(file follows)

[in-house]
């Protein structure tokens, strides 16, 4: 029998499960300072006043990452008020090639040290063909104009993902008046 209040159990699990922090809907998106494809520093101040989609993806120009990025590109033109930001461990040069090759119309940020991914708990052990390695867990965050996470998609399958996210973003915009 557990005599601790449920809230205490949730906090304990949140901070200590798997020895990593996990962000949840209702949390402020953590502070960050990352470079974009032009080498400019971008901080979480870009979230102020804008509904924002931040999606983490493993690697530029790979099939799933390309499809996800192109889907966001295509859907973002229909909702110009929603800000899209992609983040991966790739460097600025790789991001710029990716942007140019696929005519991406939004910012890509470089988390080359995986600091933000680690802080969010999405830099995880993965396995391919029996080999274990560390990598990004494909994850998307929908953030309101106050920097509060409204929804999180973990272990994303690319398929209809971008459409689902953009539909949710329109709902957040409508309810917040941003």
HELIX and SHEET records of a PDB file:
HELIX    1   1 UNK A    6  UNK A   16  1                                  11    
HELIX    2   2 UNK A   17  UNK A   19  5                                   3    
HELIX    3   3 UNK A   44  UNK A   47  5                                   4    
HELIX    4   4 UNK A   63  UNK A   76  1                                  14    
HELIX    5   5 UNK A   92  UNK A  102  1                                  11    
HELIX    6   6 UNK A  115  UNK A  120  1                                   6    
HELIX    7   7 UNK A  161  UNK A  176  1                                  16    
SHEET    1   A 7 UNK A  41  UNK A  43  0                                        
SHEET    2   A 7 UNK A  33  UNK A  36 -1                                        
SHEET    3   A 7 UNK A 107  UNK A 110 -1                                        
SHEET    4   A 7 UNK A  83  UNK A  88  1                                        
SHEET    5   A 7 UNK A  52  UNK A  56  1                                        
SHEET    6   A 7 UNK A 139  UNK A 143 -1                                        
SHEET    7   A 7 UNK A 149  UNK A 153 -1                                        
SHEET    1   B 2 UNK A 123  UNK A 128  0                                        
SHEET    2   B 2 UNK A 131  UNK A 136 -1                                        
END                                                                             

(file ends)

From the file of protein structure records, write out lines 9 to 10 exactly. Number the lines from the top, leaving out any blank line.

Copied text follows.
HELIX    6   6 UNK A  115  UNK A  120  1                                   6    
HELIX    7   7 UNK A  161  UNK A  176  1                                  16    